Paleoecological studies of Maine lakes reveal dramatic and continuous changes in water depth and vegetation since the retreat of glacial ice. Paleoecology Research Laboratory scientists examine biological remains preserved in lake sediment and physical properties of the sediment to determine environmental changes through time. Pollen and seeds reveal vegetational shifts, insect remains provide evidence for temperature changes, and sediment characteristics indicate rising or falling lake levels.
The results of University of Maine research demonstrate that Maine's current vegetation and lake levels are of recent (past 750 years or so) origin. Since the end of the ice age, Maine's water levels have constantly changed, but were consistently below modern levels, sometimes by as much as 4-8 meters. Forest structure likewise changed in conjunction with major climate shifts. Spruce trees, for example, were largely absent from the Northeast for more than 10,000 years from the end of the ice age until the climate became wetter and cooler over the past 2000 years. A massive hemlock die-off in the Northeast around 5500 years ago, from which hemlock abundance never entirely recovered, was probably linked to a drier climate. Our research suggests that Maine's water balance is tightly linked with temperature changes in the North Atlantic Ocean. Observed vegetation and lake-level changes in Maine correspond with those observed in studies by other researchers across New England and adjacent Canada.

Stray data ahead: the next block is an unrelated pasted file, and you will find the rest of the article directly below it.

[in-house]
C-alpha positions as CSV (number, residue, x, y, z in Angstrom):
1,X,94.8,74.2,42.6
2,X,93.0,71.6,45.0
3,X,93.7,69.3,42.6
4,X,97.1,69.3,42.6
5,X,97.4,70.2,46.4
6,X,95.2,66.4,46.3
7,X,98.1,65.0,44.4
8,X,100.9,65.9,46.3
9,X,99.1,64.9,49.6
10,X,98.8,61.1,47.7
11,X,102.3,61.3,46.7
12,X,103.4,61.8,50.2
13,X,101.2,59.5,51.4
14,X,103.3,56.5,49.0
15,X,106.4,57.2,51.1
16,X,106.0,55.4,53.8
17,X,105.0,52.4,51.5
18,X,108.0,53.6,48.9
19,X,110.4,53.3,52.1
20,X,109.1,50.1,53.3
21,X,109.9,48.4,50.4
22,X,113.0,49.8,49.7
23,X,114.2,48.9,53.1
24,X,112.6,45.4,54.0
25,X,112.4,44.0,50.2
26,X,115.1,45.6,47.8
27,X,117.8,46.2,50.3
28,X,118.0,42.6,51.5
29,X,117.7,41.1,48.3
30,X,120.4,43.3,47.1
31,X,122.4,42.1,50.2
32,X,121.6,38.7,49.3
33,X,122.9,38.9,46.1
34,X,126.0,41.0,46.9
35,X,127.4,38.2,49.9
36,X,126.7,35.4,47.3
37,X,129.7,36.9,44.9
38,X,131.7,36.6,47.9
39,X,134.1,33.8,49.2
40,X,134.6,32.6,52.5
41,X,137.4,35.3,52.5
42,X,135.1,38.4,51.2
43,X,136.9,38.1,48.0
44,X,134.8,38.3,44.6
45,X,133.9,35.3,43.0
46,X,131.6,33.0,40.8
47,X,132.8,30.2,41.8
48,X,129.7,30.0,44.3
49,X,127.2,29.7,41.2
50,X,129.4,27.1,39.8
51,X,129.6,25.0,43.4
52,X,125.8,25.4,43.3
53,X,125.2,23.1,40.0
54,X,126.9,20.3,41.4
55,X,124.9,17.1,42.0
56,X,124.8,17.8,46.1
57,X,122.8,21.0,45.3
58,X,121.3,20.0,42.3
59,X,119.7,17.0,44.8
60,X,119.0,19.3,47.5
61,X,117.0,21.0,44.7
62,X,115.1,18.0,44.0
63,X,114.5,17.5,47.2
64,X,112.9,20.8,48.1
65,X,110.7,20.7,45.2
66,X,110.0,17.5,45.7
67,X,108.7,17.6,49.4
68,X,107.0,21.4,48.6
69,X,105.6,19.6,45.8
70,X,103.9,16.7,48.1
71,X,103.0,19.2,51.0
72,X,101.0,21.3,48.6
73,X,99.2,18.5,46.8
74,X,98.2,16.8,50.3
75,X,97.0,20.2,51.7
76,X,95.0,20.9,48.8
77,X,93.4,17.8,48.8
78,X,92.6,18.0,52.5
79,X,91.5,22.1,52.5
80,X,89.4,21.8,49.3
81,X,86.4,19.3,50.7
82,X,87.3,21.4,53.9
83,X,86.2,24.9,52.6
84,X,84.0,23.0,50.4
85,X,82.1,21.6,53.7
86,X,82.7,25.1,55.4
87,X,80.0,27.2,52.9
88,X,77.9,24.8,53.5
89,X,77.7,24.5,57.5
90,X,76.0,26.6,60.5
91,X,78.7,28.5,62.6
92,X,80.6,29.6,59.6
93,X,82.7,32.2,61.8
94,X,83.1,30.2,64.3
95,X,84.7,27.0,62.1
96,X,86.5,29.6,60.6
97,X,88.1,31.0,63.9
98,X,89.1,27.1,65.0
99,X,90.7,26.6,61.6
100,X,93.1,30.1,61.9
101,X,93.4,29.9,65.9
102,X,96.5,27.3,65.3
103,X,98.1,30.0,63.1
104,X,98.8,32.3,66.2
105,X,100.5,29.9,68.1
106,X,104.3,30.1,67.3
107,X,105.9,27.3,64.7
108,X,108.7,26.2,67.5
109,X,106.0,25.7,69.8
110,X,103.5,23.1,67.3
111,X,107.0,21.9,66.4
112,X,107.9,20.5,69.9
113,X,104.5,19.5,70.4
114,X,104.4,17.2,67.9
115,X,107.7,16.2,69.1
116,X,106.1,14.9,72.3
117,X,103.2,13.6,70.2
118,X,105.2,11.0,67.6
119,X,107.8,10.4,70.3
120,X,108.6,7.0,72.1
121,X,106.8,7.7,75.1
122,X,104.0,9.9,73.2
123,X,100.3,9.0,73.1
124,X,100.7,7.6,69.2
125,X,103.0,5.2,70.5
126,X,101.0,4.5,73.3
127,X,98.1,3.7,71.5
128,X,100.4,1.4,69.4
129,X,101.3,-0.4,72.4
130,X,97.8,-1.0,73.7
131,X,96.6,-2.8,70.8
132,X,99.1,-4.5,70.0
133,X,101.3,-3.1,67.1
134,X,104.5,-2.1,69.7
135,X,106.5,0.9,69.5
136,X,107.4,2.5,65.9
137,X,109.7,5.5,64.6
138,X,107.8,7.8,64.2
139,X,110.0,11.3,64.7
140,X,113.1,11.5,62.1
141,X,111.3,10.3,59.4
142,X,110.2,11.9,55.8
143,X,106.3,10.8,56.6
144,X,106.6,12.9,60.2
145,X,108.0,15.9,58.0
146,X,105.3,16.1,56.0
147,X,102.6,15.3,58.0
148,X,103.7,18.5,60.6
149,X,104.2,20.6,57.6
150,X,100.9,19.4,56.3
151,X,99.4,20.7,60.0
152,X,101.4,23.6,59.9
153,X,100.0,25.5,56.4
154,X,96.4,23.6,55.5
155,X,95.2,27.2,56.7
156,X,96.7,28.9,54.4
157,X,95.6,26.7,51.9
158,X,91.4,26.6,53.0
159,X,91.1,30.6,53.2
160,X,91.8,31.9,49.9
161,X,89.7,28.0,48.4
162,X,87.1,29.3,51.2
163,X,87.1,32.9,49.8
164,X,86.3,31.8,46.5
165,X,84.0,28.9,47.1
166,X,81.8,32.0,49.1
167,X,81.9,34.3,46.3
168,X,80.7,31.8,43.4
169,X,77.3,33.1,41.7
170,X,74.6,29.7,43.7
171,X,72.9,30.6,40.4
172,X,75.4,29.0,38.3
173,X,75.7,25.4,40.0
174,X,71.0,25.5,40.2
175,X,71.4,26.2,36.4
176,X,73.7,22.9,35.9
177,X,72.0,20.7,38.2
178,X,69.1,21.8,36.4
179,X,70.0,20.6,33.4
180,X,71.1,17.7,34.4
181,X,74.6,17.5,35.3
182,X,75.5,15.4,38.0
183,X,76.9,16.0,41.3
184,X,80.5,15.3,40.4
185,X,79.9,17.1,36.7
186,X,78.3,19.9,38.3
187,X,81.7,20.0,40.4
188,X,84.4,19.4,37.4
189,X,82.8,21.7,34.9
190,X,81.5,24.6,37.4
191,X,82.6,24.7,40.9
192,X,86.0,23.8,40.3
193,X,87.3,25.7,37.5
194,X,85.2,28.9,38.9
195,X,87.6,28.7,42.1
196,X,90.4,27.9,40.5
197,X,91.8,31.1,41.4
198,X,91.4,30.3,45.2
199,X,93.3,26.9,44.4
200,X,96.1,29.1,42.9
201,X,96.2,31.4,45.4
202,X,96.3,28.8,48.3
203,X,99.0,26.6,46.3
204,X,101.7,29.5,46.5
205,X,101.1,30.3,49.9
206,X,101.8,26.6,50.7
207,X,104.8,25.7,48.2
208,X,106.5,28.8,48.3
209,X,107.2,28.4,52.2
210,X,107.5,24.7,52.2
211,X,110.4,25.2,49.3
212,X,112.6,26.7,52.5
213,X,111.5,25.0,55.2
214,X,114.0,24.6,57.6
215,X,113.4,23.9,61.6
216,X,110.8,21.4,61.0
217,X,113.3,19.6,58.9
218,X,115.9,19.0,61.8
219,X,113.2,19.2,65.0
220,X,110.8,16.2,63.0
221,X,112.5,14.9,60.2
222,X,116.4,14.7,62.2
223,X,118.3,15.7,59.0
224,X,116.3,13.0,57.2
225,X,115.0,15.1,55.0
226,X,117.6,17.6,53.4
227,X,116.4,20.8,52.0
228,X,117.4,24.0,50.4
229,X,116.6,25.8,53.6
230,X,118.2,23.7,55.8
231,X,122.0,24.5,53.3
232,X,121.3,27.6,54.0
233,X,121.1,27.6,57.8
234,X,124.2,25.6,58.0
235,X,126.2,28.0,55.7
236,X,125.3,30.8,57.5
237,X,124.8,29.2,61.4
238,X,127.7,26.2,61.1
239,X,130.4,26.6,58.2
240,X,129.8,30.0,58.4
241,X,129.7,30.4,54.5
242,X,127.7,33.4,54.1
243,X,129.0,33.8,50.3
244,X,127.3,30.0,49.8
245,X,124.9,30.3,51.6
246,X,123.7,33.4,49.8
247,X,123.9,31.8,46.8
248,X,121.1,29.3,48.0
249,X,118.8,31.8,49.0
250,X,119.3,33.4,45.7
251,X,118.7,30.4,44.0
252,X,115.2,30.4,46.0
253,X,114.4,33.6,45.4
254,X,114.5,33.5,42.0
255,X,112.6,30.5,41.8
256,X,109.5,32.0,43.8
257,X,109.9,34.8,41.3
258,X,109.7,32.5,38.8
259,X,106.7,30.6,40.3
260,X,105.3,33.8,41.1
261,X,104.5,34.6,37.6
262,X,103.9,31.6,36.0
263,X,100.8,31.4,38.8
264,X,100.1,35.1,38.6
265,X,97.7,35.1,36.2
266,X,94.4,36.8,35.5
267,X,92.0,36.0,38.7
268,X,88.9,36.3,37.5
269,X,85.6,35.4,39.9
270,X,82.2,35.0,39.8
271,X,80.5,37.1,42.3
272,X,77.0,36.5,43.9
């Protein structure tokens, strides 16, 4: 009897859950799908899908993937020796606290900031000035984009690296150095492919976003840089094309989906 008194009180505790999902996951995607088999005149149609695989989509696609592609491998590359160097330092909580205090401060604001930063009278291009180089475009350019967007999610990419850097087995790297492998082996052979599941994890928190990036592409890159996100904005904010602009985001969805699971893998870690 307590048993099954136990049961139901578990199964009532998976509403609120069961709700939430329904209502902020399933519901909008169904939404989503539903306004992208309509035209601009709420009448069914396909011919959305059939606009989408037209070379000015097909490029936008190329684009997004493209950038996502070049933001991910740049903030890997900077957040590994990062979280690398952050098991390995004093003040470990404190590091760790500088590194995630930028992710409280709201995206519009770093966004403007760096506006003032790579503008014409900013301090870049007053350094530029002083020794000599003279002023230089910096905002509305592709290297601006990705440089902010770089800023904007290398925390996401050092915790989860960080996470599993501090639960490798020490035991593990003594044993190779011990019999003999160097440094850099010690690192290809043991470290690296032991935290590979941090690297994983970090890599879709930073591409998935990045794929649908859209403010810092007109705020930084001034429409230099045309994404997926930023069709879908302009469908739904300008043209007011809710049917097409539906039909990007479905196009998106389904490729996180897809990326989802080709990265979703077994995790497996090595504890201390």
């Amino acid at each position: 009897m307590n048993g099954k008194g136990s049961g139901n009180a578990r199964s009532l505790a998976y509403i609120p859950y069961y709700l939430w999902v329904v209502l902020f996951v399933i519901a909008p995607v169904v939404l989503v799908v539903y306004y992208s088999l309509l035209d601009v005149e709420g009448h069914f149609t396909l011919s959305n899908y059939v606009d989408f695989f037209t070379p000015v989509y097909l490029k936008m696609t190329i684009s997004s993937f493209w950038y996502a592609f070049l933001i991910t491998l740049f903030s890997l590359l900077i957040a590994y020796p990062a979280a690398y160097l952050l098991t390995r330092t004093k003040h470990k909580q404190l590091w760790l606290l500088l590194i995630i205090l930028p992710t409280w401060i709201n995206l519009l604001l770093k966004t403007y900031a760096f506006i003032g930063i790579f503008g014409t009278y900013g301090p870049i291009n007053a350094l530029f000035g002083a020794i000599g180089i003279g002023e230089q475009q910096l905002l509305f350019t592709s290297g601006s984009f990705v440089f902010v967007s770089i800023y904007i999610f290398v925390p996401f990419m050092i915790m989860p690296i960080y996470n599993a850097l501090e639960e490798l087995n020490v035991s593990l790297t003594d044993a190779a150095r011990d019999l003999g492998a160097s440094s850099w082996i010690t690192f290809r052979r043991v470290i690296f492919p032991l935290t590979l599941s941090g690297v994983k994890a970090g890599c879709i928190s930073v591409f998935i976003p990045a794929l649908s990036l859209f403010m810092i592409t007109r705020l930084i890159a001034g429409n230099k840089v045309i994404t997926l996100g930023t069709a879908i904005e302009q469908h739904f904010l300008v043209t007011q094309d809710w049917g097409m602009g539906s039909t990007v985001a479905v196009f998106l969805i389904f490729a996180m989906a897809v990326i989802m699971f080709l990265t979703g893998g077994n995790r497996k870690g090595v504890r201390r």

Maine's current environment is unlike anything seen since the ice age. This has significant implications for Maine's resource based industries, including agriculture and the forest products industry. By demonstrating the state of Maine's water resources and forest composition under different climate regimes, our research can help state agencies and industry prepare for future climate changes.
ate agencies and industry prepare for future climate changes.